User Experience - Personas, the whys and hows close
In Codegent College
For the next few months I’m going to write a bit about User Experience. I firmly believe that User Experience shouldn’t be the dark art that some portray it as. There is no reason why good UX can’t be put into practice within a client company or by an agency (or both). Like most things, it comes down to common sense and an ability to think laterally – very laterally at times. Working with a professional UX expert can pay dividends, especially with a challenging content structure, and they will help you get to where you want to be quicker, but it's not impossible to get there yourself with a bit of time and thought.
The thing I love about UX projects is that it combines analytics with creativity. In many ways it is the bridge between the nerdy researcher and the wacky creative. Although in my experience, most successful agency people have a bit of both in them anyway.
One great way of focusing everyone’s attention on what they really need to concern themselves about is the development of Personas. A persona is a (largely) fictional snapshot of a typical user. It can be based on research or, in the absence of research, instinct. It can be an ever-evolving tool that is updated as the project goes along and more insights and ideas are generated.
Of all the tools in the UX professional’s armoury, Personas are the least statistically valid, accurate or meaningful. So you might be forgiven for asking ‘why the hell should we waste time creating them?’. And in some cases there isn’t the need, the time or indeed the budget, to develop personas. However, in many cases it can be a great help.
What is a persona?
If you think about your business, you will be able to picture a typical user. That person might be your customer. But then, after a few moments you’ll think that actually you will have more than one typical user – what about returning customers? What about small customers vs large ones? What about suppliers, or potential employees, investors, or the press? What about customers who have radically different needs: maybe one needs some detailed product information but another just needs a phone number?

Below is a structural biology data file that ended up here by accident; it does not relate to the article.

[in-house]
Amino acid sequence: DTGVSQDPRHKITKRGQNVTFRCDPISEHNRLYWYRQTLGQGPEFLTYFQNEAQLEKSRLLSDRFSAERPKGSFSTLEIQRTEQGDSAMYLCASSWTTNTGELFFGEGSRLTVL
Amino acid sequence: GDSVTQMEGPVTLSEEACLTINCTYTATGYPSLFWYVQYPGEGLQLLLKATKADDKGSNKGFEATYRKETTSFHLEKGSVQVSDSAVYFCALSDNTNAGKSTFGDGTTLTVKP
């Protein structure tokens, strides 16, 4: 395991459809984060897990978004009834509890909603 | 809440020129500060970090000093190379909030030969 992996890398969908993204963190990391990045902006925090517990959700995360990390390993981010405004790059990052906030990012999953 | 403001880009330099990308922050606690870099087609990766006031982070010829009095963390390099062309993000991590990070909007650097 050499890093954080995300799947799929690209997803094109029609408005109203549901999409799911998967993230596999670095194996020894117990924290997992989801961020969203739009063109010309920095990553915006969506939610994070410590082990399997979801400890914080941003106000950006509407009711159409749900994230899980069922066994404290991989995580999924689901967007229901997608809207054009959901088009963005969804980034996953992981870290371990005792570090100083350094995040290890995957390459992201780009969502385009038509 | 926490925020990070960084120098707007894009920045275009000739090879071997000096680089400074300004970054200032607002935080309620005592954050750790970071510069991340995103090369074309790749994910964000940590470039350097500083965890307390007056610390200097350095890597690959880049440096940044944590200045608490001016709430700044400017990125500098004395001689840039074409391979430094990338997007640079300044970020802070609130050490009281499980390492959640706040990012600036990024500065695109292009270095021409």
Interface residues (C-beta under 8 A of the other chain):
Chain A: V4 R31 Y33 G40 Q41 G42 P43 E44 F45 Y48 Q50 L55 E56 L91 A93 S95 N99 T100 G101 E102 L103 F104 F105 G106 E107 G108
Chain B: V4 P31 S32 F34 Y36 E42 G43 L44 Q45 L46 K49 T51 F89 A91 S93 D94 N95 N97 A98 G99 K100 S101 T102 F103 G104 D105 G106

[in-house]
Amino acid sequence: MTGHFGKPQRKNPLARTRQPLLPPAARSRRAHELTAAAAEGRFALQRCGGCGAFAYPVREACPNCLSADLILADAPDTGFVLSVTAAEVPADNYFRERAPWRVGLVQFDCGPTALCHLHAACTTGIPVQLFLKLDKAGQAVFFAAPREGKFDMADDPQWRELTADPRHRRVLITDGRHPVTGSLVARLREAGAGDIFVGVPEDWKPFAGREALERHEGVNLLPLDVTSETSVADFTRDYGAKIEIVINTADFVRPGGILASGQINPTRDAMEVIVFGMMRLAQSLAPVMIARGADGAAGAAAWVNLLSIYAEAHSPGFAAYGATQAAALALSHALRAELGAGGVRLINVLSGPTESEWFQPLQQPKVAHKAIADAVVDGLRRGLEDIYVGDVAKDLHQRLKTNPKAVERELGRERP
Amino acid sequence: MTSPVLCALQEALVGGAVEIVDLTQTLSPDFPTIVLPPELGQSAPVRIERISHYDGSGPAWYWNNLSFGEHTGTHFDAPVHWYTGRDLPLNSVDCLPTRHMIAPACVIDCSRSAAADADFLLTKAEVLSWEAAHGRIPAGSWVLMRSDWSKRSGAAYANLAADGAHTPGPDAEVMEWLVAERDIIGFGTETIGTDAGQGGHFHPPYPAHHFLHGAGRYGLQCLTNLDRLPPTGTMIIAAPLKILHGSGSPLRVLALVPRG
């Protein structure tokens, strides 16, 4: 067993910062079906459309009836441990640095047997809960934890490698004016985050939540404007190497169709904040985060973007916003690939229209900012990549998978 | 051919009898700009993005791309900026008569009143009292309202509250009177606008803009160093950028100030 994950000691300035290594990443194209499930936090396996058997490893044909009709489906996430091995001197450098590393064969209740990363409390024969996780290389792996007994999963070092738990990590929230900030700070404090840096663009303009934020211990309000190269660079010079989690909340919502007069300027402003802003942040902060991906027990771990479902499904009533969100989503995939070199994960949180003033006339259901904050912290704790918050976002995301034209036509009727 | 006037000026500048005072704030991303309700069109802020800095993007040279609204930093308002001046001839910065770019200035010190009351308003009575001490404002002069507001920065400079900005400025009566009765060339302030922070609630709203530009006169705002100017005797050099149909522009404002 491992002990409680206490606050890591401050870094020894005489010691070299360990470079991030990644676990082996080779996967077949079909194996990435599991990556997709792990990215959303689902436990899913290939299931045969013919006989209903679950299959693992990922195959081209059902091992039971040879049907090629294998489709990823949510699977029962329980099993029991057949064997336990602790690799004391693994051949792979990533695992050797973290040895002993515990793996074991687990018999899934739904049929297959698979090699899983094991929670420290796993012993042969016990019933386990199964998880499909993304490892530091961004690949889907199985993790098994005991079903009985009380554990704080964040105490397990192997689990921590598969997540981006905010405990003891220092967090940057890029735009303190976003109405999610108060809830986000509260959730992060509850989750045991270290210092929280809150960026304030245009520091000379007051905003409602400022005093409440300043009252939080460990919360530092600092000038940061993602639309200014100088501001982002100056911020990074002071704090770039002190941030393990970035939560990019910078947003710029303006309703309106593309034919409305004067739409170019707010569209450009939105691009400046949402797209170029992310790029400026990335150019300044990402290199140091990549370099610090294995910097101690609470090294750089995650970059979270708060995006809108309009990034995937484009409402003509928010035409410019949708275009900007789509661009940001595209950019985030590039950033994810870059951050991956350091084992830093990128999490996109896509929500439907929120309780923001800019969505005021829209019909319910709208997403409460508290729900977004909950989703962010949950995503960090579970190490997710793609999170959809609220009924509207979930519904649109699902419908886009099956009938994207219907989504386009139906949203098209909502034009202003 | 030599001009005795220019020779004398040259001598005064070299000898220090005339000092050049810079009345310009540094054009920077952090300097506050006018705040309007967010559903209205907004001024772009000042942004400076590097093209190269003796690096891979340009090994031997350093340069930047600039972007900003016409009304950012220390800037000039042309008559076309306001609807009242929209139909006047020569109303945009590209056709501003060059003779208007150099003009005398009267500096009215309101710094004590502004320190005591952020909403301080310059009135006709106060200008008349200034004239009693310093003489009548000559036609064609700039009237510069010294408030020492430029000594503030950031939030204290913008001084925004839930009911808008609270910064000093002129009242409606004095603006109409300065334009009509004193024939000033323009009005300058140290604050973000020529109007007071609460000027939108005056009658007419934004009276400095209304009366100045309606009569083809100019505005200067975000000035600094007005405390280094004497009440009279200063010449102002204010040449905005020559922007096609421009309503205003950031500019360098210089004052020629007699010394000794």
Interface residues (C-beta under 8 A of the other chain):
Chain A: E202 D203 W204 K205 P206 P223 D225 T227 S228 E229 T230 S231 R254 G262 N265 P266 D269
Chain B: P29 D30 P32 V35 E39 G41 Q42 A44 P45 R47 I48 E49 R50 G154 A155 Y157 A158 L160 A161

Personas help you get all these ideas into one, “at-a-glance” place. They are a visual shortcut that allows everyone to think about their range of different users without having to keep describing them.
A good place to start is to imagine each of your core audience types, give them a name, an age, a gender and a profession. It is counter-intuitive in our age of politically correct avoidance of stereotypes at all costs, but just run with it for a bit. In some cases, there may be some research data about users that can be employed, but if there isn’t you can still have an educated guess – remembering that this isn’t meant to be an accurate piece of data.
Then consider how they consume digital media. Are they likely to be confident, need hand-holding, happy to explore or time poor? Are they going to be mobile? Do they like to interact using social media? You should also consider what types of things they are going to be looking for from your site: do they just want to find something and move on, or do they want to be inspired or convinced?
Image courtesy of cxpartners.com
Bringing this altogether will give you a series of references that can be used at each stage of the UX process:
Developing user journeys: the personas act as a way of ensuring that the key user journeys have been considered
Task modeling: a way of understanding how users behave and reasons why they may drop out before they achieve their goal.
Content auditing: looking at the current/proposed content and checking it against each persona allows you to work out whether there are any gaps.
Design concepts: for the designer, having a sense (however artificial) of the different users provides a backdrop against which to pitch the creative.
Functional idea generation: often having a persona will spark an idea along the lines of “you know what would be really cool?” It’s often only when you try and put yourself in someone else’s shoes that insights arise that you mightn’t have considered otherwise.